Azithromycin versus Doxycycline for Urogenital Chlamydia trachomatis Infection
N Engl J Med 2015 Dec 24; V.373 N.26 P.2512-2521
William M. Geisler, M.D., M.P.H., Apurva Uniyal, M.A., Jeannette Y. Lee, Ph.D., Shelly Y. Lensing, M.S., Shacondra Johnson, B.S.P.H., Raymond C.W. Perry, M.D., M.S.H.S., Carmel M. Kadrnka, D.O., and Peter R. Kerndt, M.D., M.P.H.
From the Department of Medicine, University of Alabama at Birmingham, Birmingham (W.M.G.); the Departments of Preventive Medicine (A.U., P.R.K.) and Internal Medicine (P.R.K), University of Southern California, and Los Angeles County Department of Health Services, Juvenile Court Health Services R.C.W.P., C.M.K.) — both in Los Angeles; the Department of Biostatistics, University of Arkansas for Medical Sciences, Little Rock (J.Y.L., S.Y.L.); and FHI 360, Durham, NC (S.J.). Address reprint requests to Dr. Geisler at the University of Alabama at Birmingham, 703 19th St. S., 242 Zeigler Research Bldg., Birmingham, AL 35294-0007, or at firstname.lastname@example.org.
Urogenital Chlamydia trachomatis infection remains prevalent and causes substantial reproductive morbidity. Recent studies have raised concern about the efficacy of azithromycin for the treatment of chlamydia infection.
We conducted a randomized trial comparing oral azithromycin with doxycycline for the treatment of urogenital chlamydia infection among adolescents in youth correctional facilities, to evaluate the noninferiority of azithromycin (1 g in one dose) to doxycycline (100 mg twice daily for 7 days). The treatment was directly observed. The primary end point was treatment failure at 28 days after treatment initiation, with treatment failure determined on the basis of nucleic acid amplification testing, sexual history, and outer membrane protein A (OmpA) genotyping of C. trachomatis strains.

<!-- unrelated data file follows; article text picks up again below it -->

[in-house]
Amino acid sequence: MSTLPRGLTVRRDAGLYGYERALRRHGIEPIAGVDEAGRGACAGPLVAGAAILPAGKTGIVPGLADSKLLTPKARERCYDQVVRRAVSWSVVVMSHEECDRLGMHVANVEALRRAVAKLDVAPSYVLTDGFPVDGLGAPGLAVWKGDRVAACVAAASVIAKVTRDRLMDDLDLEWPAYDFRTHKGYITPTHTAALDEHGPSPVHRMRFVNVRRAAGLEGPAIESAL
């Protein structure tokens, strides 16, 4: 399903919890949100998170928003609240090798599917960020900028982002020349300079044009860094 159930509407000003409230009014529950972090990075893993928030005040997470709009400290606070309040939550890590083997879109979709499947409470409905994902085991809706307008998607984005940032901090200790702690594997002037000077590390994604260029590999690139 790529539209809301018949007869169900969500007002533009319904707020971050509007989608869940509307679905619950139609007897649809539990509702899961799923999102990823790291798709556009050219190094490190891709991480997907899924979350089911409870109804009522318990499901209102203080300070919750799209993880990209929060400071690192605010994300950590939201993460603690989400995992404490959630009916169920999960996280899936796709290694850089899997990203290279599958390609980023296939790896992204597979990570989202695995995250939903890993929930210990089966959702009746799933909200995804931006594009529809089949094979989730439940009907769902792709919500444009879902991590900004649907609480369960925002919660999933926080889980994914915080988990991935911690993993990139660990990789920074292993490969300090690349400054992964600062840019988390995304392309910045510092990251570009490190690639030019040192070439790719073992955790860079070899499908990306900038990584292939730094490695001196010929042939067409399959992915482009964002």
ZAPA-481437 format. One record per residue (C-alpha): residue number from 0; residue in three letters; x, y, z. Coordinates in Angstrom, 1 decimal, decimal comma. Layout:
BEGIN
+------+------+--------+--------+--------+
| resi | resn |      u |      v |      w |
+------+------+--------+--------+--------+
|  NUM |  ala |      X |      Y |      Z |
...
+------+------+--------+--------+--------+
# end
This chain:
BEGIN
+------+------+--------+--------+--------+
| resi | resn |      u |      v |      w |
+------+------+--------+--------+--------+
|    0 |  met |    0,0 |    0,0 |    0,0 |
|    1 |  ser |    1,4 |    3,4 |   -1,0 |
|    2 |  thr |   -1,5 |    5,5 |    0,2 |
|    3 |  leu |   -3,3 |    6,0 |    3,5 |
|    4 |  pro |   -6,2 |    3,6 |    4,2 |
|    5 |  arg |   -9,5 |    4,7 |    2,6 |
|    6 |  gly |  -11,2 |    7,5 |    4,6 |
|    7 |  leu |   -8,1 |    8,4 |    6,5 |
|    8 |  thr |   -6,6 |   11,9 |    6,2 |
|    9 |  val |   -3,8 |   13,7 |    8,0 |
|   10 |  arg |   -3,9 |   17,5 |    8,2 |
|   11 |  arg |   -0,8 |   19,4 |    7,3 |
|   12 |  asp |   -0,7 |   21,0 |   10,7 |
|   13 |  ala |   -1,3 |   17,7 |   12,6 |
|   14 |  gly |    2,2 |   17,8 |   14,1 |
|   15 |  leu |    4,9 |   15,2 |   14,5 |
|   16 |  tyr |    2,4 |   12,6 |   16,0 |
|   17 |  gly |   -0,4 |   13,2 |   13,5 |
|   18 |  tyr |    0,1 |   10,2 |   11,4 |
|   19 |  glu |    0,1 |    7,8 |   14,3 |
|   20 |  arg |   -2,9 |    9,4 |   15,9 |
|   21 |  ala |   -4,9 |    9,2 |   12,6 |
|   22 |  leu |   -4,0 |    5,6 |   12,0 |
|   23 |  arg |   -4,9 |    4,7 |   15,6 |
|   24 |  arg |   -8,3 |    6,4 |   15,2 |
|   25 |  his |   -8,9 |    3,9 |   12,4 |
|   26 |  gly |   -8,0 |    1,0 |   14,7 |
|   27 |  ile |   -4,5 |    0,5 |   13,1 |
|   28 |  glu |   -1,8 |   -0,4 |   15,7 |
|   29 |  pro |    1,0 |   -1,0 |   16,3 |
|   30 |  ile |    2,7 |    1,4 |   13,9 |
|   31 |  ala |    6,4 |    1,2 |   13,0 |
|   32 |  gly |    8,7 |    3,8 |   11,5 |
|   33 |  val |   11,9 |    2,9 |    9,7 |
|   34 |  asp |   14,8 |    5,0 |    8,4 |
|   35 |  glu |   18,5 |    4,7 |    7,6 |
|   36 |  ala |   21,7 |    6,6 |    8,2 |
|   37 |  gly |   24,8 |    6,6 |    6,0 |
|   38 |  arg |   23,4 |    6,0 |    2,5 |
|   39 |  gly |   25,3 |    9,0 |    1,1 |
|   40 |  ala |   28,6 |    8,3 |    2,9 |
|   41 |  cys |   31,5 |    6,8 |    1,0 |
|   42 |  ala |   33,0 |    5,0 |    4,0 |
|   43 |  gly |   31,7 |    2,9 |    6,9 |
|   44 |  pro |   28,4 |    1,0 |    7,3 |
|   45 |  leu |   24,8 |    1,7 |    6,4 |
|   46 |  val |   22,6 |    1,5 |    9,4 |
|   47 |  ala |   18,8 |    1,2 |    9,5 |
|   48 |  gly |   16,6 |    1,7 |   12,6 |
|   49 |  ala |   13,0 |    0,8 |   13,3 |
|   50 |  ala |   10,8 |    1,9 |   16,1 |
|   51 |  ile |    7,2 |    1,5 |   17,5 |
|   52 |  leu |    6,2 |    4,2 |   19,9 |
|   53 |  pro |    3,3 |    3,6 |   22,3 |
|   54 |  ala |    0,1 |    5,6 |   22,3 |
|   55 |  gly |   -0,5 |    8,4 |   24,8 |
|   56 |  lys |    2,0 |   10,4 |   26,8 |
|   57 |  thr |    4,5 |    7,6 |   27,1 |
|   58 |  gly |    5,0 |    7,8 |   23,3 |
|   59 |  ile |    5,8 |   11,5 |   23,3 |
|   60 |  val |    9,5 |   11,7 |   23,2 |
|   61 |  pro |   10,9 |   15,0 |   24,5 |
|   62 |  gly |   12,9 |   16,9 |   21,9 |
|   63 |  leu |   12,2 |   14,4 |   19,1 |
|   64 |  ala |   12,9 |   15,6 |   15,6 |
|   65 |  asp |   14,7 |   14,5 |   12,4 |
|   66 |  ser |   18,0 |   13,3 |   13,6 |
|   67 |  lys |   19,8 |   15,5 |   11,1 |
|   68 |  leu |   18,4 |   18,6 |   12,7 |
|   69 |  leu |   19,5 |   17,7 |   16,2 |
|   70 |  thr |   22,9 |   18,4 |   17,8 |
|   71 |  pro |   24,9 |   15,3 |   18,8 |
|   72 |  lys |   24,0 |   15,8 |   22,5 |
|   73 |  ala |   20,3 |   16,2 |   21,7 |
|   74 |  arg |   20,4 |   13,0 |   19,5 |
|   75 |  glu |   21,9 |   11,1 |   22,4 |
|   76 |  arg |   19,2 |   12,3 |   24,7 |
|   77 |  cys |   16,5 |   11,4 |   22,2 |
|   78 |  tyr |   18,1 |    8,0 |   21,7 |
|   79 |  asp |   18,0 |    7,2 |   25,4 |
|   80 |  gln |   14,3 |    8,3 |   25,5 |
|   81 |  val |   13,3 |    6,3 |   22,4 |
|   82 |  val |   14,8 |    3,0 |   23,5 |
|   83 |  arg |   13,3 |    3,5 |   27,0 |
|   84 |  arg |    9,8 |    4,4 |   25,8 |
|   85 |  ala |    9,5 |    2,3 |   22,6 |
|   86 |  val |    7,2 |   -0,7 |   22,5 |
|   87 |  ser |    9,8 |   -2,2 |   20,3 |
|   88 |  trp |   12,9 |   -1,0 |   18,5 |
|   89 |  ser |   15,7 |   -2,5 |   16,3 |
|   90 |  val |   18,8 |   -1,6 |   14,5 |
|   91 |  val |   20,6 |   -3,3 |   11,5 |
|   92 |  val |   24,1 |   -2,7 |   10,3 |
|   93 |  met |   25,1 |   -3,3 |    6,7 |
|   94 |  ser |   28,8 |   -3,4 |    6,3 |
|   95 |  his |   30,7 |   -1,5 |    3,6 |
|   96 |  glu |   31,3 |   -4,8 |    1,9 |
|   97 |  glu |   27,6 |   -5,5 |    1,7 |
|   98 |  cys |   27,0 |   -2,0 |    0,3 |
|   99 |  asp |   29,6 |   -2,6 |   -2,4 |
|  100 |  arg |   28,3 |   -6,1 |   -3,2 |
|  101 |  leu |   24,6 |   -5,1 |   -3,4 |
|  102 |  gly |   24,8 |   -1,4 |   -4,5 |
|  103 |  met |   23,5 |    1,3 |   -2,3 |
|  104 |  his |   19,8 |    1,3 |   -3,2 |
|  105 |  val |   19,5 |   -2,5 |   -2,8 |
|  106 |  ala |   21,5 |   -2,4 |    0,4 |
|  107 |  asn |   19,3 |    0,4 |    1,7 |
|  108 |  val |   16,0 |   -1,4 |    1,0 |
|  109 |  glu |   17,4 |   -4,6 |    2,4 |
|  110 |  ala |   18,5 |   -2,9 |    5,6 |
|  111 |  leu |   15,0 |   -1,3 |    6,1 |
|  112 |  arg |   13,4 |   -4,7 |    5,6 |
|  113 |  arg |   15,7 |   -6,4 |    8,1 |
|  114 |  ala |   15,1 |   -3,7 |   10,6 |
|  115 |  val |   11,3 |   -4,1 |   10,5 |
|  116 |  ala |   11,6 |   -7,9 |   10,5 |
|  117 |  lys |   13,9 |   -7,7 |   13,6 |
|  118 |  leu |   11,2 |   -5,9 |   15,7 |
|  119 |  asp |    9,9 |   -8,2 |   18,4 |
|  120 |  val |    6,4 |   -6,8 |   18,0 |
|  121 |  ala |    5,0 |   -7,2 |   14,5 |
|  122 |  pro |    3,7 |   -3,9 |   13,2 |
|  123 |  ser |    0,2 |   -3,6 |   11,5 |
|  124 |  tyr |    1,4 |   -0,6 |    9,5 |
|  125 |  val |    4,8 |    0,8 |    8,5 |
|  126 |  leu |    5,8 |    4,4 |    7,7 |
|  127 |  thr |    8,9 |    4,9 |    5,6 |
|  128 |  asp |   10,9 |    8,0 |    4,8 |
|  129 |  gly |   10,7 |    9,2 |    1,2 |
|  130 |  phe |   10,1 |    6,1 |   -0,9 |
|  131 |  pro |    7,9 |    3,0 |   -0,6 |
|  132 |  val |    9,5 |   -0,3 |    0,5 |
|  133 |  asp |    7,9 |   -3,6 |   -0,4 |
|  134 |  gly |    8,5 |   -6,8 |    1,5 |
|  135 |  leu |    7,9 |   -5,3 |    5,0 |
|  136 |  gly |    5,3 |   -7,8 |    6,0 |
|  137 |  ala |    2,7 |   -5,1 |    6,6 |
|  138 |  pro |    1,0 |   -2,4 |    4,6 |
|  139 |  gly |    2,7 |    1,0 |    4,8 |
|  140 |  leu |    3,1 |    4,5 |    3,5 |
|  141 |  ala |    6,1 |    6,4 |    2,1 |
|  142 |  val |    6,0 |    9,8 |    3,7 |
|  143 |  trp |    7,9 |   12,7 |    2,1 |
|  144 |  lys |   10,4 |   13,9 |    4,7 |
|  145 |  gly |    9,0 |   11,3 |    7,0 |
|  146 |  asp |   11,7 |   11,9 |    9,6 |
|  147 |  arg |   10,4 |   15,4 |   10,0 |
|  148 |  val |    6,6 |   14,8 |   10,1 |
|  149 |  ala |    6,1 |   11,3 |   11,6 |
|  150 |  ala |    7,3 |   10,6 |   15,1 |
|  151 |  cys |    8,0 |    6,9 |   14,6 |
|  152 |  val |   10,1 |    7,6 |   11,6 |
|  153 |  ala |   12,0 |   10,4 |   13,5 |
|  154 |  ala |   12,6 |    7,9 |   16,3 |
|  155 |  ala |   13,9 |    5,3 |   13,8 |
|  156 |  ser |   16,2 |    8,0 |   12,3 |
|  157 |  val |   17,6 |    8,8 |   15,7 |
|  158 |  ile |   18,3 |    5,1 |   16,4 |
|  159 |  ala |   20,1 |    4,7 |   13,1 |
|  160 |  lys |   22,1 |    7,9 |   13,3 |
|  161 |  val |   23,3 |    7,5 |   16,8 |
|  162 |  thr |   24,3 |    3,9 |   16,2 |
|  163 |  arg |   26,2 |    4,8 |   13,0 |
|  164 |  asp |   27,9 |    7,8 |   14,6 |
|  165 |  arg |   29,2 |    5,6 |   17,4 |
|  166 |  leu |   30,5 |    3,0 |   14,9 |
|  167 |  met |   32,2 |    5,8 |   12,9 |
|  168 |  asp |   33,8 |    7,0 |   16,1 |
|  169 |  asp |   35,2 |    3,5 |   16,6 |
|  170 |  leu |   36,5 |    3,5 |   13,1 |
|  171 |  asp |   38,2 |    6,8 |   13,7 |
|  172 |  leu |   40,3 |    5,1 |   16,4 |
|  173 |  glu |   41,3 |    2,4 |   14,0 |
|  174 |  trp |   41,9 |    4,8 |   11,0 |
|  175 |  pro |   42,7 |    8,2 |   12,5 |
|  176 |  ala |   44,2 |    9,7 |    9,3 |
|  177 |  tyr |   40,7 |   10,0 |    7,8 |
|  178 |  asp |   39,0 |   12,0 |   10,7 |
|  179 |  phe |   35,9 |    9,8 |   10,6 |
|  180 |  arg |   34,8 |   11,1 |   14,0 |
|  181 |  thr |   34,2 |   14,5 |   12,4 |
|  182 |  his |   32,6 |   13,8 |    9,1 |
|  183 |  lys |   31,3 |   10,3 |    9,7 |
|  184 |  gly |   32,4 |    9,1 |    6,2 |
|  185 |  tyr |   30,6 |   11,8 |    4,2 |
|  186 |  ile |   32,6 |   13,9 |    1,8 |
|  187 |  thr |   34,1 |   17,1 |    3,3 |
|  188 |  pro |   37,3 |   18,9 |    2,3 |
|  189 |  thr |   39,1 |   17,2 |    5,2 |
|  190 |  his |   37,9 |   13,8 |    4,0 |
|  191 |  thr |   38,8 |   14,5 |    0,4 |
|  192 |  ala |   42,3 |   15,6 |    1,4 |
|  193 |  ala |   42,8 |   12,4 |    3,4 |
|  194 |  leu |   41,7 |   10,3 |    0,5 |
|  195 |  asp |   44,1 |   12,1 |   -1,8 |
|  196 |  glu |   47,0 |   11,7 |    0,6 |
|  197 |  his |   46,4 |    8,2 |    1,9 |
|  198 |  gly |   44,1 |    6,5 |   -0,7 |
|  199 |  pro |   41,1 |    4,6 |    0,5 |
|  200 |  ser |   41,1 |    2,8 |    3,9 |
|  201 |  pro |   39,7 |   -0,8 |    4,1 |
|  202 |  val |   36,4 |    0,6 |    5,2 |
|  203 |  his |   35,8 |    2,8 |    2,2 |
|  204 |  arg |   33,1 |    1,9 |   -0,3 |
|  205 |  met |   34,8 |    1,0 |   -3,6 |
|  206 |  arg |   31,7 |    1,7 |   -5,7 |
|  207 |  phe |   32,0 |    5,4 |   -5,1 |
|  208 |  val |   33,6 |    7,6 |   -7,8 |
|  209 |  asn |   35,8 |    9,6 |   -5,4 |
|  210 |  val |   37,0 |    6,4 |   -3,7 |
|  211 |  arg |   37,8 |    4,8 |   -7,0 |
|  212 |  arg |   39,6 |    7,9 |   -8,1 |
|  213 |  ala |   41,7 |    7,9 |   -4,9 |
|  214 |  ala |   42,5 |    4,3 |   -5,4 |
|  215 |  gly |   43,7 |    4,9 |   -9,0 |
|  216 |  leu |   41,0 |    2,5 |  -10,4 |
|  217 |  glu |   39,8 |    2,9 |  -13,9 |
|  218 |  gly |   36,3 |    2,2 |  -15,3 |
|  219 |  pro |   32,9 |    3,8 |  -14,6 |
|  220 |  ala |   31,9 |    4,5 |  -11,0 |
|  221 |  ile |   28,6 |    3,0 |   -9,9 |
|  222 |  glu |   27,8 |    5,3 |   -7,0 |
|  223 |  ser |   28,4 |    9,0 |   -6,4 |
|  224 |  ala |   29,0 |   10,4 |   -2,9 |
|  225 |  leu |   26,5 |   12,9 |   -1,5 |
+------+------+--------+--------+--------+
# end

Among the 567 participants enrolled, 284 were randomly assigned to receive azithromycin, and 283 were randomly assigned to receive doxycycline. A total of 155 participants in each treatment group (65% male) made up the per-protocol population. There were no treatment failures in the doxycycline group. In the azithromycin group, treatment failure occurred in 5 participants (3.2%; 95% confidence interval, 0.4 to 7.4%). The observed difference in failure rates between the treatment groups was 3.2 percentage points, with an upper boundary of the 90% confidence interval of 5.9 percentage points, which exceeded the prespecified absolute 5-percentage-point cutoff for establishing the noninferiority of azithromycin.
In the context of a closed population receiving directly observed treatment for urogenital chlamydia infection, the efficacy of azithromycin was 97%, and the efficacy of doxycycline was 100%. The noninferiority of azithromycin was not established in this setting. (Funded by the National Institute of Allergy and Infectious Diseases; ClinicalTrials.gov number, NCT00980148.)
Treatment for Chlamydia Infection — Doxycycline versus Azithromycin
Thomas C. Quinn, M.D., and Charlotte A. Gaydos, Dr.P.H.
From the Division of Intramural Research, National Institute of Allergy and Infectious Diseases, National Institutes of Health, Bethesda (T.C.Q.), and the Division of Infectious Diseases, Johns Hopkins University School of Medicine, Baltimore (T.C.Q., C.A.G.) — both in Maryland.
Chlamydia trachomatis infection is the most common bacterial sexually transmitted infection in the United States. In 2013, a total of 1.4 million cases were reported, and 3 million persons were estimated to be infected. Worldwide, 131 million persons are estimated to be infected with C. trachomatis. Untreated infections in women can result in pelvic inflammatory disease, infertility, ectopic pregnancy, and chronic pelvic pain. In men, the infection can be associated with urethritis, epididymitis, and, in men who have sex with men, proctitis. The Centers for Disease Control and Prevention (CDC) recommends that all sexually active women younger than 25 years of age undergo annual chlamydia screening.1 However, less than half of women 16 to 24 years of age who are enrolled in medical care programs were screened in 2013…..